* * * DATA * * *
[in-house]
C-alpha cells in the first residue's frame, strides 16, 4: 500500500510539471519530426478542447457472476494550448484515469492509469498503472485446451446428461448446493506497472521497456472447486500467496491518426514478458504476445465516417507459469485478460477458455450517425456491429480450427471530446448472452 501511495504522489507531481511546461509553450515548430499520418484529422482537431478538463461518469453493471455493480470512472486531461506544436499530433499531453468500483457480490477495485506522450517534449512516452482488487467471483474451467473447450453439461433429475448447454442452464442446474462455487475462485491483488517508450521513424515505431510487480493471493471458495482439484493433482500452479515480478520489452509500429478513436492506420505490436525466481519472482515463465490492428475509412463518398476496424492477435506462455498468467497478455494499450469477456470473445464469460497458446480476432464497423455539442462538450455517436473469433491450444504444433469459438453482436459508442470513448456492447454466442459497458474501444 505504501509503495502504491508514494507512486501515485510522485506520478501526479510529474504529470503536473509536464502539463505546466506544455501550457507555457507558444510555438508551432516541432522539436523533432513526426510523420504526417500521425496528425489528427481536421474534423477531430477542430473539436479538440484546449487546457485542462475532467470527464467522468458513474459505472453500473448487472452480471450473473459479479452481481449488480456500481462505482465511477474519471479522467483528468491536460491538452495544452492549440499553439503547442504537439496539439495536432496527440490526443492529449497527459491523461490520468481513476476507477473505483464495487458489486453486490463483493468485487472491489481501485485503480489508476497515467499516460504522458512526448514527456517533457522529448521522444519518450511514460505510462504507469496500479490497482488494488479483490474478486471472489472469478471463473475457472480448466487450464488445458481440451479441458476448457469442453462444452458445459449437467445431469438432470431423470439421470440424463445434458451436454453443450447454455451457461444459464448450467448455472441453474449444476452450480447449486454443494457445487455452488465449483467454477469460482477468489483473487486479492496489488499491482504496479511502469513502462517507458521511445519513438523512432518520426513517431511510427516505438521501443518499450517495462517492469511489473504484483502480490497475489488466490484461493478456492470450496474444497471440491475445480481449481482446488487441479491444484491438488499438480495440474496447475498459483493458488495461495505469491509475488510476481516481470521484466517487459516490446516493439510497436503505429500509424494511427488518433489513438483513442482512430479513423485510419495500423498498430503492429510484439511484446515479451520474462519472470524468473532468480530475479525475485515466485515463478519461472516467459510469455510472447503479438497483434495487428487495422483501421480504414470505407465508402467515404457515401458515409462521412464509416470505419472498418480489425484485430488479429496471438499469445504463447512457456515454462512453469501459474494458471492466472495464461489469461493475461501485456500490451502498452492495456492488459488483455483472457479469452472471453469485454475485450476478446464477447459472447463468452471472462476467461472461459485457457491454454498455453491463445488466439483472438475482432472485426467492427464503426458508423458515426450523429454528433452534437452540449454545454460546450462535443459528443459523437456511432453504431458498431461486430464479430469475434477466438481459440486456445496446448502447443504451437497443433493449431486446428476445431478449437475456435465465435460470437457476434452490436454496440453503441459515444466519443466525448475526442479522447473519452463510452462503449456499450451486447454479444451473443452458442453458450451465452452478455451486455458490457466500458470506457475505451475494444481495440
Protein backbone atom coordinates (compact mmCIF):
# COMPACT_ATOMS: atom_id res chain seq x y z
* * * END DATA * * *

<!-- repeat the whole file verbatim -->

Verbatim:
[in-house]
C-alpha cells in the first residue's frame, strides 16, 4: 500500500510539471519530426478542447457472476494550448484515469492509469498503472485446451446428461448446493506497472521497456472447486500467496491518426514478458504476445465516417507459469485478460477458455450517425456491429480450427471530446448472452 501511495504522489507531481511546461509553450515548430499520418484529422482537431478538463461518469453493471455493480470512472486531461506544436499530433499531453468500483457480490477495485506522450517534449512516452482488487467471483474451467473447450453439461433429475448447454442452464442446474462455487475462485491483488517508450521513424515505431510487480493471493471458495482439484493433482500452479515480478520489452509500429478513436492506420505490436525466481519472482515463465490492428475509412463518398476496424492477435506462455498468467497478455494499450469477456470473445464469460497458446480476432464497423455539442462538450455517436473469433491450444504444433469459438453482436459508442470513448456492447454466442459497458474501444 505504501509503495502504491508514494507512486501515485510522485506520478501526479510529474504529470503536473509536464502539463505546466506544455501550457507555457507558444510555438508551432516541432522539436523533432513526426510523420504526417500521425496528425489528427481536421474534423477531430477542430473539436479538440484546449487546457485542462475532467470527464467522468458513474459505472453500473448487472452480471450473473459479479452481481449488480456500481462505482465511477474519471479522467483528468491536460491538452495544452492549440499553439503547442504537439496539439495536432496527440490526443492529449497527459491523461490520468481513476476507477473505483464495487458489486453486490463483493468485487472491489481501485485503480489508476497515467499516460504522458512526448514527456517533457522529448521522444519518450511514460505510462504507469496500479490497482488494488479483490474478486471472489472469478471463473475457472480448466487450464488445458481440451479441458476448457469442453462444452458445459449437467445431469438432470431423470439421470440424463445434458451436454453443450447454455451457461444459464448450467448455472441453474449444476452450480447449486454443494457445487455452488465449483467454477469460482477468489483473487486479492496489488499491482504496479511502469513502462517507458521511445519513438523512432518520426513517431511510427516505438521501443518499450517495462517492469511489473504484483502480490497475489488466490484461493478456492470450496474444497471440491475445480481449481482446488487441479491444484491438488499438480495440474496447475498459483493458488495461495505469491509475488510476481516481470521484466517487459516490446516493439510497436503505429500509424494511427488518433489513438483513442482512430479513423485510419495500423498498430503492429510484439511484446515479451520474462519472470524468473532468480530475479525475485515466485515463478519461472516467459510469455510472447503479438497483434495487428487495422483501421480504414470505407465508402467515404457515401458515409462521412464509416470505419472498418480489425484485430488479429496471438499469445504463447512457456515454462512453469501459474494458471492466472495464461489469461493475461501485456500490451502498452492495456492488459488483455483472457479469452472471453469485454475485450476478446464477447459472447463468452471472462476467461472461459485457457491454454498455453491463445488466439483472438475482432472485426467492427464503426458508423458515426450523429454528433452534437452540449454545454460546450462535443459528443459523437456511432453504431458498431461486430464479430469475434477466438481459440486456445496446448502447443504451437497443433493449431486446428476445431478449437475456435465465435460470437457476434452490436454496440453503441459515444466519443466525448475526442479522447473519452463510452462503449456499450451486447454479444451473443452458442453458450451465452452478455451486455458490457466500458470506457475505451475494444481495440
Protein backbone atom coordinates (compact mmCIF):
# COMPACT_ATOMS: atom_id res chain seq x y z